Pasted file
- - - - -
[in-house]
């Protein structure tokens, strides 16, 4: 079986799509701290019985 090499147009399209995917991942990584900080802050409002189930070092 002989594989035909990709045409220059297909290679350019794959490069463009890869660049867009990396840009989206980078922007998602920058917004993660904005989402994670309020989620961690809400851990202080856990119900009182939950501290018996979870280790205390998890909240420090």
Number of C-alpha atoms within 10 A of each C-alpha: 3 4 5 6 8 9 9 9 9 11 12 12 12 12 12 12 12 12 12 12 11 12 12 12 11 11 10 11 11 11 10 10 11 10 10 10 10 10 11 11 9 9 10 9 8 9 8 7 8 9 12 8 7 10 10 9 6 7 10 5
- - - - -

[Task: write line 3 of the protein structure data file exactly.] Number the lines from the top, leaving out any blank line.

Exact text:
Number of C-alpha atoms within 10 A of each C-alpha: 3 4 5 6 8 9 9 9 9 11 12 12 12 12 12 12 12 12 12 12 11 12 12 12 11 11 10 11 11 11 10 10 11 10 10 10 10 10 11 11 9 9 10 9 8 9 8 7 8 9 12 8 7 10 10 9 6 7 10 5